Big Banks Adopt Cautious Lending on Sluggish Economy

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By Obinna Chima and Nume Ekeghe

Two of Nigeria’s biggest banks gave out smaller amount of loans in 2018, compared to the previous year as financial institutions remained cautious in creating risk assets, considering the sluggish economic activities in the country.

Specifically, two of the tier 1 banks – Zenith Bank Plc and Guaranty Trust Bank Plc (GTBank) – that have so far released their full year 2018 results, recorded lower loan growth last year, compared with 2017.

For instance, while Zenith Bank Plc saw its loans and advancements fell from N1.823 trillion in 2018, as against the N2.1 trillion posted in 2017, GTBank’s loan book dipped by 12.9 per cent, from N1.449 trillion in 2017, to N1.262 trillion in 2018.

The Nigerian economy which has been performing sub-optimally recorded slim Gross Domestic Product (GDP) growth of 1.93 per cent in 2018, with businesses facing a myriad of domestic challenges. Some of the major constraints businesses faced include insecurity, high interest rate, unstable power and poor infrastructure.

To the Head of Research and Strategy at FSDH Merchant Bank Limited, Mr. Ayodele Akinwunmi, credit creation would remain low in a fragile economy.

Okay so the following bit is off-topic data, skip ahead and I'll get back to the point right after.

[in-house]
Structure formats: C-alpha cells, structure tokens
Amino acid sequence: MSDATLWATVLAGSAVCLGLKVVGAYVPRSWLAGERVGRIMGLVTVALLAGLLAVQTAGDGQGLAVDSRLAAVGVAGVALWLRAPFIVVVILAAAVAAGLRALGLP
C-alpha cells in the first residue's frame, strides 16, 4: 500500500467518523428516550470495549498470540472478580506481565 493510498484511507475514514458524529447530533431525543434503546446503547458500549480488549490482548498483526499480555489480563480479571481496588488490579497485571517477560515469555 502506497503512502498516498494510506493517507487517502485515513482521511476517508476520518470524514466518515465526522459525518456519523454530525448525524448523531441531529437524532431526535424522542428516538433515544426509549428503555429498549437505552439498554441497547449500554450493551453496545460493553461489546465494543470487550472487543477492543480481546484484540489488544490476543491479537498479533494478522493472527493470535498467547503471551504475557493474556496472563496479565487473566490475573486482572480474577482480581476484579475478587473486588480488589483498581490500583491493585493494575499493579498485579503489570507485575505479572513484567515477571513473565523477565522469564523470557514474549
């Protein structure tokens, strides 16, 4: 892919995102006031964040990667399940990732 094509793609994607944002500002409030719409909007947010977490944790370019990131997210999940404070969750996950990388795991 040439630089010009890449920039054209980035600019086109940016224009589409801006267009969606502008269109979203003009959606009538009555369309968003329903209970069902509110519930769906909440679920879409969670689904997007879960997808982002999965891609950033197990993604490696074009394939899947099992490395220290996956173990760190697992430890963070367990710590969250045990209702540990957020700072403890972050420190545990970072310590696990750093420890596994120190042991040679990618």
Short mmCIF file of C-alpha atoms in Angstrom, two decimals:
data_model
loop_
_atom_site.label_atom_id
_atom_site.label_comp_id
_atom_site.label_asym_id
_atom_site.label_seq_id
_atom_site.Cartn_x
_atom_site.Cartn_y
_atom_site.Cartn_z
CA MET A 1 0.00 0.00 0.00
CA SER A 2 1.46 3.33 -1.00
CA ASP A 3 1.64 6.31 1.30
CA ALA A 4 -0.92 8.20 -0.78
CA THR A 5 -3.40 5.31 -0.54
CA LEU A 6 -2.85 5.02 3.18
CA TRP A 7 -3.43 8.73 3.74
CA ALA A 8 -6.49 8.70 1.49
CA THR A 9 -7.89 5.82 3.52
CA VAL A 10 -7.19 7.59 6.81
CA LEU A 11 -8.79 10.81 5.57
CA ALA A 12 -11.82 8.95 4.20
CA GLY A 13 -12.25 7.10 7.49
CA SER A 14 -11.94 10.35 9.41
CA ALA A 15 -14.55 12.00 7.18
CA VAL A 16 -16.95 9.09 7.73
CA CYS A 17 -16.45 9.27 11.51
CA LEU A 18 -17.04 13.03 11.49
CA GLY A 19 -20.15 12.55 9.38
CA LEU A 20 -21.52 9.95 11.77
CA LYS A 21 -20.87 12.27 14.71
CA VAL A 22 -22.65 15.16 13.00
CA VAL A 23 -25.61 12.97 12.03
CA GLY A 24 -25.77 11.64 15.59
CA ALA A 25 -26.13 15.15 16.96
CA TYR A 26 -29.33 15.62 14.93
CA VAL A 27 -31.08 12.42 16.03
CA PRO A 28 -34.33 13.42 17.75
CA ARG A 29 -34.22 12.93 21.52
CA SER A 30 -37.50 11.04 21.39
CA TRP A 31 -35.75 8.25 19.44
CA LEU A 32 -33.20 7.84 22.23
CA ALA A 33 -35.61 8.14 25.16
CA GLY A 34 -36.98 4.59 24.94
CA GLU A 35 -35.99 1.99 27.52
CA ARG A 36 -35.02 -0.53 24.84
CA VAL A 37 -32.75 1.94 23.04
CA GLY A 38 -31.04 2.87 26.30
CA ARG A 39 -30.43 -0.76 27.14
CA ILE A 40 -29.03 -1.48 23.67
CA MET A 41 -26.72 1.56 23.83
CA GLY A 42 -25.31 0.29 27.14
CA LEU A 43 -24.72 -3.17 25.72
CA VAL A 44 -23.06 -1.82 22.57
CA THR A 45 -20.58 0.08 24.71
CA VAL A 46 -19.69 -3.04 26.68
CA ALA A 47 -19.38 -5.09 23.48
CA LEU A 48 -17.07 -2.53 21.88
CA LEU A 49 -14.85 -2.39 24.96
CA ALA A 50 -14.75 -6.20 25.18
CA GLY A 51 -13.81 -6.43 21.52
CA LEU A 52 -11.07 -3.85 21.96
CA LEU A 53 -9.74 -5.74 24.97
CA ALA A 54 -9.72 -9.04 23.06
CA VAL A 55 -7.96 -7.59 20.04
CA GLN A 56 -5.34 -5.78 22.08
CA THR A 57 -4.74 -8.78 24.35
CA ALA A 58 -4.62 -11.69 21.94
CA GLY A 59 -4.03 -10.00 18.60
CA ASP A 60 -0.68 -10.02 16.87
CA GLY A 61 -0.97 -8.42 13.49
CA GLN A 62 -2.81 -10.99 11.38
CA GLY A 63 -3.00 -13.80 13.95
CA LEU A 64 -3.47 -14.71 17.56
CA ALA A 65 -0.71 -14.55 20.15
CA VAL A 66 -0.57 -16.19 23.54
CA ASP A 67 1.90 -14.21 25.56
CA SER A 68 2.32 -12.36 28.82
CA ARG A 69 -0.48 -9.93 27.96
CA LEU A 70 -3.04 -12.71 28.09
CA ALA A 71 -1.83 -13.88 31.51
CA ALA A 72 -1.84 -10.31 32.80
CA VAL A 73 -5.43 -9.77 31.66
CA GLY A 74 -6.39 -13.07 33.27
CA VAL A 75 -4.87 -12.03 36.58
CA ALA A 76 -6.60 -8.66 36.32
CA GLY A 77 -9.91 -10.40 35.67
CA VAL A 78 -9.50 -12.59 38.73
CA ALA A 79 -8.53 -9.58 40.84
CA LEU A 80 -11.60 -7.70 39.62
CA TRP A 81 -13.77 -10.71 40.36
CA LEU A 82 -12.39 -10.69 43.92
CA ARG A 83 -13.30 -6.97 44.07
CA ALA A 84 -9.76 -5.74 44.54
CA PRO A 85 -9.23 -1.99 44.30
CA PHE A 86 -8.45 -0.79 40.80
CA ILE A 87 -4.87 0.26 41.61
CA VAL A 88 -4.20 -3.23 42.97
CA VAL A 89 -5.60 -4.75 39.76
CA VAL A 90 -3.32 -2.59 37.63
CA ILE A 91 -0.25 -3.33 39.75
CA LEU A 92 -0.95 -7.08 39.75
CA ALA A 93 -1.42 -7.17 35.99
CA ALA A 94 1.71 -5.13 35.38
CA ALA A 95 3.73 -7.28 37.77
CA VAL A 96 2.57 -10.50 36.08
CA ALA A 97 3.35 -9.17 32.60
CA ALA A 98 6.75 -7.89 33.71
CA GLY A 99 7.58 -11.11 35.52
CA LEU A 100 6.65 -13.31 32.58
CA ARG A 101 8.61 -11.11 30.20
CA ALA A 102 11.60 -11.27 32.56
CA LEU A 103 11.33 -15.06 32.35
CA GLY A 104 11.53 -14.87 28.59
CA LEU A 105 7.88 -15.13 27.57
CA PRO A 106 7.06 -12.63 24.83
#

He explained: “Banks lend to businesses with the view that the money would be repaid to enable the banks pay their depositors and reward their shareholders. So, if the economy is not expanding, banks would not be encouraged to lend.

“If economic activities are not expanding, the way we have seen in the last few months, there would not be activities to lend money to.

“Most of the international oil companies don’t borrow from Nigeria for long-term projects because we don’t have the capacity.

“For me, we expect that in 2019, loan would grow, because our projection for GDP growth rate in 2019 is higher than what we had last year.  Our forecast for GDP growth for this year is 2.5 per cent.

“Our economy is not growing at the level that it should be growing. So, the banks are being careful, because in a fragile economy, credit creation would remain low.”

Also, the President, Risk Management Association of Nigeria, Mr. Magnus Nnoka, pointed out that banks were set up to facilitate intermediation, hence they need to lend in order to make returns to investors.

He said: “I think the challenge most banks face in lending is signing on quality credit or borrowers’ ability in meeting the risk acceptance criteria for accessing loans.

“This is not also to rule out the challenges borrowers face in meeting certain lending conditions and of course relative cost of financing, which can still be considered high particularly when you look at some economic sectors.

“I, therefore, think that some of the measures to enhance lending will require improving quality of the obligors. Among issues to be addressed are encouraging strong corporate governance, transparent financial reporting on the part of borrowers as well as strengthening regulatory and judicial system for loan disputes settlement.

“A culture of credit discipline, information asymmetry and self-disclosure are critical elements of any environment that seek to enhance credit creation activities.”